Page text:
I was rather interested in Lou Paglia's latest correlate post on the obsolescence of terminology. The specific term that triggered his thoughts was the concept of the "column inch," invoked by the Vice President of corporate products at Dow Jones. This led Lou "to question as to whether 'column inch' has now become a quaint term such as 'horsepower.'" This, in turn, let me to speculate over the fact that "horsepower" actually became and remains a standard of measurement, while, in the absence of a standard column width in the newspaper business, the column inch will never be so fixed. Furthermore, as we do more and more of our news reading on a Web browser, the very concept of a column seems headed for obsolescence.
These thoughts were still with me when I resumed reading It's All in the Music, Doris Monteux' memoir of the life and work of her husband, the conductor Pierre Monteux. This was written when Monteux was in his eighties and most of the book involves her documenting conversations that had in which he reflected on his past. The whole thing is structured as a series of letters with no named recipient, meaning that they could also be "Dear Diary" entries. This gives the whole text a very personal style in which both husband and wife have distinct "voices." At first I was not sure what to make of this kind of writing, but it has grown on me as I have progressed through the book to the point where I now enjoy it.
The issue of obsolescence arose while I was reading an account of a meeting in London in September of 1963 between Monteux and Pablo Casals, both of whom were octogenarians. Here is the paragraph that jumped out at me:
After a while, I heard Casals say with vehemence that the modern composer's music could not last, as it is soulless and lacking in melody! (Indeed, Maestro [how Doris refers to Pierre] has a magnificent letter from him written from Puerto Rico to this effect.) Monteux remarked that the modern is a product of the age in which he exists, that is, a scientific and mechanical century. Since scientific and mechanical production becomes obsolete soon after its introduction, it is his opinion that much modern music conceived and composed by today's composer will no doubt have the same destiny.
This has led me to return to the question of the extent to which our "age of technology" must, of necessity, also be an "age of obsolescence." My very first blog post addressed the question of whether or not our technocentrism was bringing about an neglect of the quality on permanence in our educational curricula; and I tried to introduce the concept of "half-life" applied to much of the highly specialized content driving such curricula. My argument then was that such permanence could be found in the values behind the curriculum of a liberal education, and I still hold to that position. The question remains, though, as to whether this is just a matter of neglecting liberal education in the interest of specializing in the "scientific and mechanical."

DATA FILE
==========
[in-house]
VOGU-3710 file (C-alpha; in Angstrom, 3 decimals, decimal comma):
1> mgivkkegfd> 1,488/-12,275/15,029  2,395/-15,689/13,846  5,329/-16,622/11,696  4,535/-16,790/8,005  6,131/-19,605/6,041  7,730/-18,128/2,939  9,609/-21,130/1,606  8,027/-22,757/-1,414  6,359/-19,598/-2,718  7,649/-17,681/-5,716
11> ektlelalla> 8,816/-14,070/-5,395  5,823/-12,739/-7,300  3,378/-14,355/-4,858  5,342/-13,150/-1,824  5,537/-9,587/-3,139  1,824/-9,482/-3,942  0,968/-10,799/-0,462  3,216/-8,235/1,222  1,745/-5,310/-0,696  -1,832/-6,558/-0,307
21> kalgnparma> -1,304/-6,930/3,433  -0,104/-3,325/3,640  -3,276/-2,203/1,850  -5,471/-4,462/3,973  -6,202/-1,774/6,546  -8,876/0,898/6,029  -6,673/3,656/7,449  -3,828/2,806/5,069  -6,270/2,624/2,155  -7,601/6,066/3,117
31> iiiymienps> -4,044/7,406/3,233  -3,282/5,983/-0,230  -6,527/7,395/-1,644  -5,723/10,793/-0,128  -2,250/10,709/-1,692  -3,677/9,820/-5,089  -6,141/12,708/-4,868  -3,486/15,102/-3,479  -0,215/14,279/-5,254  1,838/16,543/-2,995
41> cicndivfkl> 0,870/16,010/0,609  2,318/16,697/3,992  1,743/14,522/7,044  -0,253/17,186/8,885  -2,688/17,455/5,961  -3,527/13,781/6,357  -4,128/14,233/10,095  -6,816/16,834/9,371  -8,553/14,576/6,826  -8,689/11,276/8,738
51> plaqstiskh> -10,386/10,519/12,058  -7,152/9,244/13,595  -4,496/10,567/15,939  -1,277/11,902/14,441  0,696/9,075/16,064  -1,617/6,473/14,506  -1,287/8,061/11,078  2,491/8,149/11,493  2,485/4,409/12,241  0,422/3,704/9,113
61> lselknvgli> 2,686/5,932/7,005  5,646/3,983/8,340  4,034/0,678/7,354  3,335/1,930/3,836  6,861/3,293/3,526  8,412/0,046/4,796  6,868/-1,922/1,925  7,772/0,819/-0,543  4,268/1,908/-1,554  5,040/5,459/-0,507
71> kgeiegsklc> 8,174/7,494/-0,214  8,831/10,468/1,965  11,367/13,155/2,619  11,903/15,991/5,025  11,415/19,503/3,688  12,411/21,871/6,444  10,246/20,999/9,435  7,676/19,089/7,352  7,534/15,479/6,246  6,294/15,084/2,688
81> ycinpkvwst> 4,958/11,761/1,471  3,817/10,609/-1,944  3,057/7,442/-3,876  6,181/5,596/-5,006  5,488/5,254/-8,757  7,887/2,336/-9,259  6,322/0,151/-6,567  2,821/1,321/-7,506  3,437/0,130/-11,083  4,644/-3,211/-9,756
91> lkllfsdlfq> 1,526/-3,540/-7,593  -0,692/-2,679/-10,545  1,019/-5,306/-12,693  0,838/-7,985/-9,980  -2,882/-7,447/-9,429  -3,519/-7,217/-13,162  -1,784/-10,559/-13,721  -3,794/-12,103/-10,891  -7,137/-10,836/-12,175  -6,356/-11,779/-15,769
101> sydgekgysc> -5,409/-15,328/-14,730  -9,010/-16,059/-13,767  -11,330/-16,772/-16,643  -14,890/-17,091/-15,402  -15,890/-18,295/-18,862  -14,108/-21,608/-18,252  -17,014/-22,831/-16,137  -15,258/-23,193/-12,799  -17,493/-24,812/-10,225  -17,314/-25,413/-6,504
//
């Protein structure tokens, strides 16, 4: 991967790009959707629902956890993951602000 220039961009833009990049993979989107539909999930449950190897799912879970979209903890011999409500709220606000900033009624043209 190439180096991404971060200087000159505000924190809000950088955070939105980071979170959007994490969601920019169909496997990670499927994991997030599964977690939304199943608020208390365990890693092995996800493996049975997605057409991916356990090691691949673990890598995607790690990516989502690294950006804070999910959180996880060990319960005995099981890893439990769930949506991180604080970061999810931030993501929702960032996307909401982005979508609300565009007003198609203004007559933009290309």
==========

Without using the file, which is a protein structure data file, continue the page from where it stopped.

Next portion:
Here I would argue that the problem goes deeper to the more foundational level of the production economy that is now so dependent on "scientific and mechanical" expertise. There is a dangerous narrowness to the view that life is all about what one produces and the corollary that the value of one's life is determined by the value of one's products. Alma Mahler, in her memoirs of her life with Gustav Mahler, attacked Richard Strauss for evaluating the merits of his own compositions in terms of the royalty checks he received. However, there is also the joke about George Gershwin seeking out Ravel (Stravinsky in some versions of the story) in Paris in order to study composition with him. Ravel asked Gershwin how much money he had earned in the last year and then announced that he wanted to be Gershwin's student! These anecdotes precede the rise of audio recording as an industry that just keeps growing in unexpected ways and directions, and both the composition and performance of music become more and more productized. Similar arguments can be developed about the "progress" of written texts during the twentieth century. In other words the very contents of the liberal education have, themselves, become productized, leaving us in an unfortunate position of viewing them only through the lenses of productization. Thus, it is not concepts like the column inch that have become "quaint" but the very idea of concepts that endure over centuries, rather than from quarterly report to quarterly report. Permanence has now gone the way of the column inch!